A lot of young riders will be wondering how someone like Joe finds a team in a foreign country? In Joe’s case, it came about through someone, Tony Mills, who has a very long history in the sport going back to the days in helping a certain Sean Yates into a French team as a rider way back when.

“My coach is very good friends with the Mills family and when I was riding for Richardsons-Trek, we went over to Brittany to do a few races, and both Tony’s came across to watch and help support us. He’s a really helpful and nice guy and I’ll be living close by so I am looking forward to seeing them and sure they will help me with my French. I am having weekly French lessons on Skype but I think I will learn it quicker when I am there.”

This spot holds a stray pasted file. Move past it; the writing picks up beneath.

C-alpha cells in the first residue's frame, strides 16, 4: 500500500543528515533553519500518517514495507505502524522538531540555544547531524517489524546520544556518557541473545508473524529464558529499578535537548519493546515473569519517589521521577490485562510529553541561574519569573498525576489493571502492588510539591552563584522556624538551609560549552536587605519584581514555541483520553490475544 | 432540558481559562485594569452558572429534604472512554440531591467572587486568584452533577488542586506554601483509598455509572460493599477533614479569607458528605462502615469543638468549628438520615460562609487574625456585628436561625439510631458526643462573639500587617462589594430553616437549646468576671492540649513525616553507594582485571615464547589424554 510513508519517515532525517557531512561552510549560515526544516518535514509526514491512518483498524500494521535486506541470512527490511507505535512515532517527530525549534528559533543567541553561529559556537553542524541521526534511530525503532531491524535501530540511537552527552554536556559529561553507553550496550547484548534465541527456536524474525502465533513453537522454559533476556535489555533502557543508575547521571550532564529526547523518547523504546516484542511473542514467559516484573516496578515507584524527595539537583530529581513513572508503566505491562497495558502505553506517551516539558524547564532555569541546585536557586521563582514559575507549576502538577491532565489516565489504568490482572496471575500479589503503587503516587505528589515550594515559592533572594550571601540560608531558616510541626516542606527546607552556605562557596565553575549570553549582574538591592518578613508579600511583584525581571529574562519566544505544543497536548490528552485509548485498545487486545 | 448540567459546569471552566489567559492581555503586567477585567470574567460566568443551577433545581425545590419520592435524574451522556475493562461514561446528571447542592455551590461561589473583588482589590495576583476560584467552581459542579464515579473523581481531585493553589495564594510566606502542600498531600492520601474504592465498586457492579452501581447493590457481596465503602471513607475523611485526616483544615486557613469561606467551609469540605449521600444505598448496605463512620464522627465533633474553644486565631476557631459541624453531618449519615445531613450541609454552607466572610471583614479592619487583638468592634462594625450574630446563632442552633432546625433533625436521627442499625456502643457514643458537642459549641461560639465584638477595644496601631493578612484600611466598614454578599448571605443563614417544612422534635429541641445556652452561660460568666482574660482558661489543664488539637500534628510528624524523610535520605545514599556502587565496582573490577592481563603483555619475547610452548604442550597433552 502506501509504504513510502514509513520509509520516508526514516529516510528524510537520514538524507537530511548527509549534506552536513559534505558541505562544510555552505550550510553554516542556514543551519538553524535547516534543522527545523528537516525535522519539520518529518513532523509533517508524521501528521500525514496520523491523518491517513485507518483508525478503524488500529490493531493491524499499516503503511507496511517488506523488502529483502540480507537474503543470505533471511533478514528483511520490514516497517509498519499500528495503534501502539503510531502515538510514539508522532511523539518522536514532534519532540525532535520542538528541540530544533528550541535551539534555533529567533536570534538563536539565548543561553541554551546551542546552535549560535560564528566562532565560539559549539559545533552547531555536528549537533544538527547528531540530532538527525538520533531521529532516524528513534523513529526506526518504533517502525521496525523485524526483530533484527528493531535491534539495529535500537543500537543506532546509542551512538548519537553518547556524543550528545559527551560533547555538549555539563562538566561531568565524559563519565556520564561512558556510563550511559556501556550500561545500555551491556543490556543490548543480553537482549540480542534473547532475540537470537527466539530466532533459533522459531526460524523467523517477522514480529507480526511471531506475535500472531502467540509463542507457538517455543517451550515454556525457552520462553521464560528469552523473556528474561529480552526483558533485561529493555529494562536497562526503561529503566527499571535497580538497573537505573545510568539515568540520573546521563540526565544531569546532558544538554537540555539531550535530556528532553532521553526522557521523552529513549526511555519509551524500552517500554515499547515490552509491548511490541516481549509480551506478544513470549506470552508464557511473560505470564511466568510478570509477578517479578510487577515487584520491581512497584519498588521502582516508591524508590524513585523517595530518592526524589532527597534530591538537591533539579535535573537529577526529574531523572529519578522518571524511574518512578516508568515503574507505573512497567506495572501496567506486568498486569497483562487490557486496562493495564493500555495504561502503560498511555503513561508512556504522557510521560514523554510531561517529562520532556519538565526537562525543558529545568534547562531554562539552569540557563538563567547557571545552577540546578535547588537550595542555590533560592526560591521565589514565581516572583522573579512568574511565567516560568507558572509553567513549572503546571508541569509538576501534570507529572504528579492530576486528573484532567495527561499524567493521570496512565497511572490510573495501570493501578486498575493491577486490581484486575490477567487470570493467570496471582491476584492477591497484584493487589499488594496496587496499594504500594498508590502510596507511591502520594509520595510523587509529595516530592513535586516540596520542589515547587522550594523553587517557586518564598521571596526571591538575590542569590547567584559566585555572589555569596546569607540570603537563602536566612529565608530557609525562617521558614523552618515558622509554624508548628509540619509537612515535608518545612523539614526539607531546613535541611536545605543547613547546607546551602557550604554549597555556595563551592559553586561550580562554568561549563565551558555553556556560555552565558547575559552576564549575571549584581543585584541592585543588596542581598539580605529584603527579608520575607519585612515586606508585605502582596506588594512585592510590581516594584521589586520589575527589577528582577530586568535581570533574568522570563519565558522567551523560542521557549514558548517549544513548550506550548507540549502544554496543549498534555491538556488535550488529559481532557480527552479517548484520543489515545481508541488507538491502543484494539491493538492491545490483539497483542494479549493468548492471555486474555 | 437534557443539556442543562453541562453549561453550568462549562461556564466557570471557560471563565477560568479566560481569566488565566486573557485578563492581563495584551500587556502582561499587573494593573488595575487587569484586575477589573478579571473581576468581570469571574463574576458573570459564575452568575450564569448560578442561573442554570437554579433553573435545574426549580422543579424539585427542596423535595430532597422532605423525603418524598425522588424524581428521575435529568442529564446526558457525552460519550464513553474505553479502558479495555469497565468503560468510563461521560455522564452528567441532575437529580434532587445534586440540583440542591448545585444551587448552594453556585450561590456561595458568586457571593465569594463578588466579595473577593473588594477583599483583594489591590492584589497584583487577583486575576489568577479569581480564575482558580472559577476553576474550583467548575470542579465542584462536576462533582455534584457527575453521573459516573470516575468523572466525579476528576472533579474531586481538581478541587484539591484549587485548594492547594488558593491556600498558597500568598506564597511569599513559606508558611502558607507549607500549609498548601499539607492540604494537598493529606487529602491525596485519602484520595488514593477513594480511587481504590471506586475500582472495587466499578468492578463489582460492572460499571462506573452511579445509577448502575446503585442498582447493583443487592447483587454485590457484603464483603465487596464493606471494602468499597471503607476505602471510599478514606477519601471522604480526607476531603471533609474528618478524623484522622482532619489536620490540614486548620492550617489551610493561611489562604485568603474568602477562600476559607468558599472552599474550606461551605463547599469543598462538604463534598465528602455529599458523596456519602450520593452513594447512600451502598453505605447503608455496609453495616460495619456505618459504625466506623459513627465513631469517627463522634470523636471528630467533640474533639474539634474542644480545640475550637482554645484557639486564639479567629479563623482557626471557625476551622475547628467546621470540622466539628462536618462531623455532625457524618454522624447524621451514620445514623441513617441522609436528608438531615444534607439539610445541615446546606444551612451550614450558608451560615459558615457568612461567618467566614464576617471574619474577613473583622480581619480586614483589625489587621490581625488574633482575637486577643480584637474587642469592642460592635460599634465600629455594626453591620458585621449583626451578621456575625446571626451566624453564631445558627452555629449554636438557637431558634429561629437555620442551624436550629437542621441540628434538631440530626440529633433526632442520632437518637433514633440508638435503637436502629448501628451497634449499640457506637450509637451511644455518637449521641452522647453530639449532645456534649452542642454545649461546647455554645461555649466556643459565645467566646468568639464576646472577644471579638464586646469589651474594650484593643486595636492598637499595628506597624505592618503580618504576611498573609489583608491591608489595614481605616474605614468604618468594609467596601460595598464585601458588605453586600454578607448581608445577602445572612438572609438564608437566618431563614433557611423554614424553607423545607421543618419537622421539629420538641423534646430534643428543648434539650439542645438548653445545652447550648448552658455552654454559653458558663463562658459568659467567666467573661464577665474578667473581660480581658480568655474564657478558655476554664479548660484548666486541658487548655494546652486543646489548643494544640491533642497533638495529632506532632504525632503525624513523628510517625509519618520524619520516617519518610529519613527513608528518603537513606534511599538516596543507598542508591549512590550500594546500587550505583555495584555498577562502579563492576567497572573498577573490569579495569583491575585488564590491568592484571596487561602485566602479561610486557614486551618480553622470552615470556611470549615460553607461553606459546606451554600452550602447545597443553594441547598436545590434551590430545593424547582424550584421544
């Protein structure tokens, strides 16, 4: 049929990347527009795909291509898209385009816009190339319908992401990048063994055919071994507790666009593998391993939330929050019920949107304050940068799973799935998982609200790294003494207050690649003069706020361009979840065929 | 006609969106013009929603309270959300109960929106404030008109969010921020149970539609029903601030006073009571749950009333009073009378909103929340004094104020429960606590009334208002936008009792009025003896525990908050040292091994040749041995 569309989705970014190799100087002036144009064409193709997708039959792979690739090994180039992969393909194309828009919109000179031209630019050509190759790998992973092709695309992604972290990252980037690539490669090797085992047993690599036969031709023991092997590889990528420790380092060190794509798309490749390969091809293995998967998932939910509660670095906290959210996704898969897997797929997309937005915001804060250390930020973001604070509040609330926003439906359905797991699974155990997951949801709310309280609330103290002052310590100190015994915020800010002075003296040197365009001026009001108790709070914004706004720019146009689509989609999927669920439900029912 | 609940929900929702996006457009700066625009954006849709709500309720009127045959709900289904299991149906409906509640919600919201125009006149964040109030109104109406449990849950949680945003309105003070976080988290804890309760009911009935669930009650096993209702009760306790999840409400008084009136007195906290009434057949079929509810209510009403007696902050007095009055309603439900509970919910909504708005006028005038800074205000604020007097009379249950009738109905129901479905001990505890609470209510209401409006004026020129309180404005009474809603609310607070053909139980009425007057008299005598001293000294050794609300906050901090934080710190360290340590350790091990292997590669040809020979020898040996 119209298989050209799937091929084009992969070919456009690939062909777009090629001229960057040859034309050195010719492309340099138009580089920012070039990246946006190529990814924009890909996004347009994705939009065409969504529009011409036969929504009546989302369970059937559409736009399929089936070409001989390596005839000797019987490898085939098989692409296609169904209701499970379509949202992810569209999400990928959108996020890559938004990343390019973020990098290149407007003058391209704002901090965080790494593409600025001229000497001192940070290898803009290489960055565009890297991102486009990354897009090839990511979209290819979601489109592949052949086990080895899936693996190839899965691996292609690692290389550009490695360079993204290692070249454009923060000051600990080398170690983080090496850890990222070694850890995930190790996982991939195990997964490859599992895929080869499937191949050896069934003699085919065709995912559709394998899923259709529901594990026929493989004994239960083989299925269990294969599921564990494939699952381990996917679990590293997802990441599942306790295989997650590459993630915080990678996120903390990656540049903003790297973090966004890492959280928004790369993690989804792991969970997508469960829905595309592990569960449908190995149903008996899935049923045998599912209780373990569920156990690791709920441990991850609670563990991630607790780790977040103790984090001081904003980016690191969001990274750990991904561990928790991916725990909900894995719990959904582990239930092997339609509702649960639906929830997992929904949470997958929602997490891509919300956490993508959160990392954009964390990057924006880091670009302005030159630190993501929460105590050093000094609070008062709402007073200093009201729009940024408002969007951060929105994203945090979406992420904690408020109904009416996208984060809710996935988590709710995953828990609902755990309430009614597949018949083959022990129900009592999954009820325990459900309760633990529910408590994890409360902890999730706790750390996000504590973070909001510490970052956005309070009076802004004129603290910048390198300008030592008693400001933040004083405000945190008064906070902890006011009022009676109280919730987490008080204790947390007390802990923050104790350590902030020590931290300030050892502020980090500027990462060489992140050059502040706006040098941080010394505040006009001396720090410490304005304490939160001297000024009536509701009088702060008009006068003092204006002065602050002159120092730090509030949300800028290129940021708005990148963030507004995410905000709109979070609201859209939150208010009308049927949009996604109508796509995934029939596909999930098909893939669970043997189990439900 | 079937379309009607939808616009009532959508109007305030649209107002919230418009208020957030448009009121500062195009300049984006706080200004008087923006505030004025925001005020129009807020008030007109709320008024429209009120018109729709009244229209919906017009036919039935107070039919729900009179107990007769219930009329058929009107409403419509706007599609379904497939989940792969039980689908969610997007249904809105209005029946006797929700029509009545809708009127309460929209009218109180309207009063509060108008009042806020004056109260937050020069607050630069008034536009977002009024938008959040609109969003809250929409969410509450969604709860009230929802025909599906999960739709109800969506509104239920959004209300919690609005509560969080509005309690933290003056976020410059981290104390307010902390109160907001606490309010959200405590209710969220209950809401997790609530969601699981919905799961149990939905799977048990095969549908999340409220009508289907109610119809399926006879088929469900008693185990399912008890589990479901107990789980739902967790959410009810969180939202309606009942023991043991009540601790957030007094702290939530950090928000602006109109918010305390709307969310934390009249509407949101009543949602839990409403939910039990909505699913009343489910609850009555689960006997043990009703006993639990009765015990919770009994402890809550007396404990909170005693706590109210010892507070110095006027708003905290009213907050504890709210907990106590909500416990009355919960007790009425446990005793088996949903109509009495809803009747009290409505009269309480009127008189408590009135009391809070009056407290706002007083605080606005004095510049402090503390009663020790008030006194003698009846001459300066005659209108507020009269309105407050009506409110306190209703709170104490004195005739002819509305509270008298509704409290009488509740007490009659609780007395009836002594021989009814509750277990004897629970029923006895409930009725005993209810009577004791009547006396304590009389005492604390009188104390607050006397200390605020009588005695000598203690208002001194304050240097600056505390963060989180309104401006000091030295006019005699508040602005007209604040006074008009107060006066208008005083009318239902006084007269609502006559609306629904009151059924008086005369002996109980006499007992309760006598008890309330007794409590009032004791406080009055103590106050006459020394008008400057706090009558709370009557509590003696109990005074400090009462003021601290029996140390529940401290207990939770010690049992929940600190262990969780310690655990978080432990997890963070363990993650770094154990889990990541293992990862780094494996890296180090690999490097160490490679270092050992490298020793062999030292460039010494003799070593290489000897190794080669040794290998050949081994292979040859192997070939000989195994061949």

Joe will be staying with two French riders and fellow Brit, Theo Modell who is also riding for the team. “I was teammates with Theo at Richardsons so it will be nice to have a familiar face in the team and he also speaks a lot of French so that will help me.”

Having raced there, I asked Joe for an insight into the racing in France. “The racing is more like World Tour racing, team orientated but it does depend on the race. An Elite national event is very team orientated in my experience but some of the lower category races, I have heard, are raced like a kermesse with some big hills in them. So it’s a mixture of racing”.

Joe then explained how when he was racing kermesses, it was similar to Britain in that he’d be racing the same riders week in, week out. In France, he adds, that will be very different so it will be a whole new experience and learning curve for him.